For example, if you're thinking of racing a gravel grinder or a new Ironman course next season, consider volunteering for the event this season to get all the behind-the-scenes intel. You'll be able to get the lay of the land, see the race course in action, and more (even scope out the best coffee spots in advance)!

Volunteering is a double shot of motivation.

Have you found yourself in a bit of a racing rut? It happens to the best of us, and it's very natural. If your endurance training could use an injection of inspiration and motivation, volunteering may be just what you need to fall back in love with your sport. 

And don't forget to bring the family along. Imagine how transformative it is for kids to see people of all backgrounds, ages, shapes, and sizes accomplishing hard things! They will be inspired to live healthier lives, set big goals, and do hard things – that's a lesson that sticks with them for a lifetime. 

Support great causes and boost your resume.

Many races support charitable causes, and you contribute directly to these initiatives by volunteering. Knowing that your time and effort make a difference adds a profound sense of purpose to your volunteer experience.

Employers often value volunteer experience as it demonstrates teamwork, leadership, commitment, and other qualities. Volunteering at races can enhance your resume, making you stand out to potential employers who appreciate individuals with a strong sense of community engagement.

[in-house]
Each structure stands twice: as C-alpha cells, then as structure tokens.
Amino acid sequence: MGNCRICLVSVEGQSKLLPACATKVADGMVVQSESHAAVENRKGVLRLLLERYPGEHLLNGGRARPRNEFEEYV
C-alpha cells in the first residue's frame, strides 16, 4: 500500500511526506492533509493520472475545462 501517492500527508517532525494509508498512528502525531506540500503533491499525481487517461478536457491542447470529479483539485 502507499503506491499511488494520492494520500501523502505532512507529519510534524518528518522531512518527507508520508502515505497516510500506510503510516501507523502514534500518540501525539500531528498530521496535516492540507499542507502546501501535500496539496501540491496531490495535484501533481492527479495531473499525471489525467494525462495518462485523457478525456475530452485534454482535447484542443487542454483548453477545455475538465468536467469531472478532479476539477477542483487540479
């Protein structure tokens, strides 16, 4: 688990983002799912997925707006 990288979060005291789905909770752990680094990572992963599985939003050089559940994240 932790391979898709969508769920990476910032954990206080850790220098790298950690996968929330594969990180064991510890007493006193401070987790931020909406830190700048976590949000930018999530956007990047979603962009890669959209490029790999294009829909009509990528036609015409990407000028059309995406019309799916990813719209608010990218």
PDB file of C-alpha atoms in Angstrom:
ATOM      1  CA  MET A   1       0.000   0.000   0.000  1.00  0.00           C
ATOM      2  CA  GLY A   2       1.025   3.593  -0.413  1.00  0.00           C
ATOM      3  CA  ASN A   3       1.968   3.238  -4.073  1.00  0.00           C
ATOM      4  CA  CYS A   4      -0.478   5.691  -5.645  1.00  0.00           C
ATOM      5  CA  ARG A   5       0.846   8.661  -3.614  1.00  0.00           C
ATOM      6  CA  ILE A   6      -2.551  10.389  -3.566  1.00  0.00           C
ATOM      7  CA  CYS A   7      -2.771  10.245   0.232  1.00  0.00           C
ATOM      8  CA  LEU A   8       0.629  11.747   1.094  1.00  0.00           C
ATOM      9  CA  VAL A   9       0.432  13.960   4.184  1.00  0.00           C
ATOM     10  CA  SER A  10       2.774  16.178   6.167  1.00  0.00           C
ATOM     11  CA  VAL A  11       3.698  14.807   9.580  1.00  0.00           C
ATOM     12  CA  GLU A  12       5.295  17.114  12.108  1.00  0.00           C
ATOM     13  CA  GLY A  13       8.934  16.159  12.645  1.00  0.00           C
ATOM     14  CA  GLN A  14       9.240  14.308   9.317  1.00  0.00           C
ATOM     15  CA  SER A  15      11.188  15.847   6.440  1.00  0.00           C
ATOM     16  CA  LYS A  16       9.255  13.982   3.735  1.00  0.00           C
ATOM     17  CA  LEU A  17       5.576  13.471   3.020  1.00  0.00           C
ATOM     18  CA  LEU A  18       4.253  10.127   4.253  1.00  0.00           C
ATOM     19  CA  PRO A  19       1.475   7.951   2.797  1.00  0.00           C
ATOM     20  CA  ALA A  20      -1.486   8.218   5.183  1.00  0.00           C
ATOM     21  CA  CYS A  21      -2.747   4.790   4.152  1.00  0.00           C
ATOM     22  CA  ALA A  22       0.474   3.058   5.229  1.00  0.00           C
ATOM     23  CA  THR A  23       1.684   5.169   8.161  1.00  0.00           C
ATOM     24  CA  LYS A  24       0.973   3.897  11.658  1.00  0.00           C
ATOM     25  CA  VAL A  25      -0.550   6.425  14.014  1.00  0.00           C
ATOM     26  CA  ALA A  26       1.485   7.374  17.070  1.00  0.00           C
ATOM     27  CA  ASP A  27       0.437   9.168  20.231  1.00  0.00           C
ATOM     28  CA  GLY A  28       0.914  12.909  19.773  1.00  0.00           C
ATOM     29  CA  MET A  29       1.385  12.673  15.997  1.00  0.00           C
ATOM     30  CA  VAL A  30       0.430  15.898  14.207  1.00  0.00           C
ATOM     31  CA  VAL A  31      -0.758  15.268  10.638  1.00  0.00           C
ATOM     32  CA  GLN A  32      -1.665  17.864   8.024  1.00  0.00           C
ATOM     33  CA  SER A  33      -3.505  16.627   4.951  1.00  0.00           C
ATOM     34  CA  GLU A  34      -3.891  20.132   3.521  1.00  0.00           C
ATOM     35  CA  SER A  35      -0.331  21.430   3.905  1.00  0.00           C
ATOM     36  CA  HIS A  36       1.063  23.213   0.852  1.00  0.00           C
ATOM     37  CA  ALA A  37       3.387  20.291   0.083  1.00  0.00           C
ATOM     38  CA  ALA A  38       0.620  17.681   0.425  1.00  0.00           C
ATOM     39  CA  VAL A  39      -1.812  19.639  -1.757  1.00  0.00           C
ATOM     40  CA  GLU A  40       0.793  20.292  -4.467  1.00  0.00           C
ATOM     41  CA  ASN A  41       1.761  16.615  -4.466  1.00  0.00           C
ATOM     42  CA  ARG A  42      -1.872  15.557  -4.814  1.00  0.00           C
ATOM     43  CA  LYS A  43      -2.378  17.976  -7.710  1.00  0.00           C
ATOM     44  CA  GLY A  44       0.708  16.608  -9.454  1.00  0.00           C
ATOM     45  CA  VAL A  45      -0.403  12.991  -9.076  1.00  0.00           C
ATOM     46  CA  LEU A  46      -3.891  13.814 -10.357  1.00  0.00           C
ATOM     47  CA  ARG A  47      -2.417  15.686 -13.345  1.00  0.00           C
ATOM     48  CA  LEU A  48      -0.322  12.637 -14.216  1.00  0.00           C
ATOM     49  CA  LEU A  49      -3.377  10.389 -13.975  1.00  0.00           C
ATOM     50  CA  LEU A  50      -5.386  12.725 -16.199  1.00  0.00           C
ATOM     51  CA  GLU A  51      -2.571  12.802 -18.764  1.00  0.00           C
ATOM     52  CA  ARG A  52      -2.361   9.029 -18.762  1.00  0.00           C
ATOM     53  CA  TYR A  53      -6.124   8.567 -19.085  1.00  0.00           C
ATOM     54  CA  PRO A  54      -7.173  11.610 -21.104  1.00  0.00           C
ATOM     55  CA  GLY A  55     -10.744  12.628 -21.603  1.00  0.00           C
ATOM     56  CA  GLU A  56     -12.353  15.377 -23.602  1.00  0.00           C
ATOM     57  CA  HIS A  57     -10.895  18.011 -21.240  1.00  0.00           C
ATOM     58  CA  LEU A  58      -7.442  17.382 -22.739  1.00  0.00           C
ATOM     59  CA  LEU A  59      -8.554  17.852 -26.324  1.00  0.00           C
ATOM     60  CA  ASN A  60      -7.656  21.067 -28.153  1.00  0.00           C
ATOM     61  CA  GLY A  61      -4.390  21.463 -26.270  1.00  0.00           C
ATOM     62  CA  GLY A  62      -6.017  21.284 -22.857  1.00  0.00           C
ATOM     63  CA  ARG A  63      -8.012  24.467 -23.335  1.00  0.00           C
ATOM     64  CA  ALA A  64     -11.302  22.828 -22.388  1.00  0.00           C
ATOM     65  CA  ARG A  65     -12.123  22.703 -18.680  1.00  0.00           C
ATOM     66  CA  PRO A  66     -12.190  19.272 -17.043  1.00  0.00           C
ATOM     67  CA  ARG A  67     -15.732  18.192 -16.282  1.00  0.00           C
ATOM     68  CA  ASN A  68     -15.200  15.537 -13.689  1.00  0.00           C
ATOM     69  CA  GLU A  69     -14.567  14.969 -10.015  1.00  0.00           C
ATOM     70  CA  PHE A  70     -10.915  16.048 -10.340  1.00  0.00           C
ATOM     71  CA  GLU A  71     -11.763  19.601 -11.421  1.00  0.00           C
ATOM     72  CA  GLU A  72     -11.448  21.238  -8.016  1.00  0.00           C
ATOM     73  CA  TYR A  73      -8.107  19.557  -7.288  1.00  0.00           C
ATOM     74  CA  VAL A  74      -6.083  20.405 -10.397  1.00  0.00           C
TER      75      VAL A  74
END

Ensure your favorite races continue in the future.

Race directors depend on volunteers to make events possible each year. 

Did you know the Boston Marathon requires about 9,000 volunteers each year? An Ironman can require about 6,000 volunteers. Gravel race volunteer requirements vary dramatically depending on the distance, number of aid stations, how many traffic marshals are required, etc.

On average, race directors aim to have one volunteer for every five racers on race day. 

If every athlete volunteered at just one event each season, that would be a transformative way to invest in the future of endurance sports.

Volunteering at endurance races is a chance to be part of something greater, to support the health and wellness of individuals, and to contribute to the creation of vibrant and connected communities. 

The benefits of volunteering extend beyond the racecourse, leaving a lasting impact on both the volunteers and the participants they serve. So, break out your race calendar and add your volunteer race to your 2024 season! 


Gregg Edelstein is a certified USA Triathlon Level 1 Coach, an IRONMAN University Certified Coach, and a USA Cycling Level 3 Coach based in the greater Boston area. Gregg offers his athletes insight on the principles of exercise, nutrition, sports psychology, and injury prevention, working to make them well-rounded and engaged athletes that share his passion for sport. Gregg can be reached at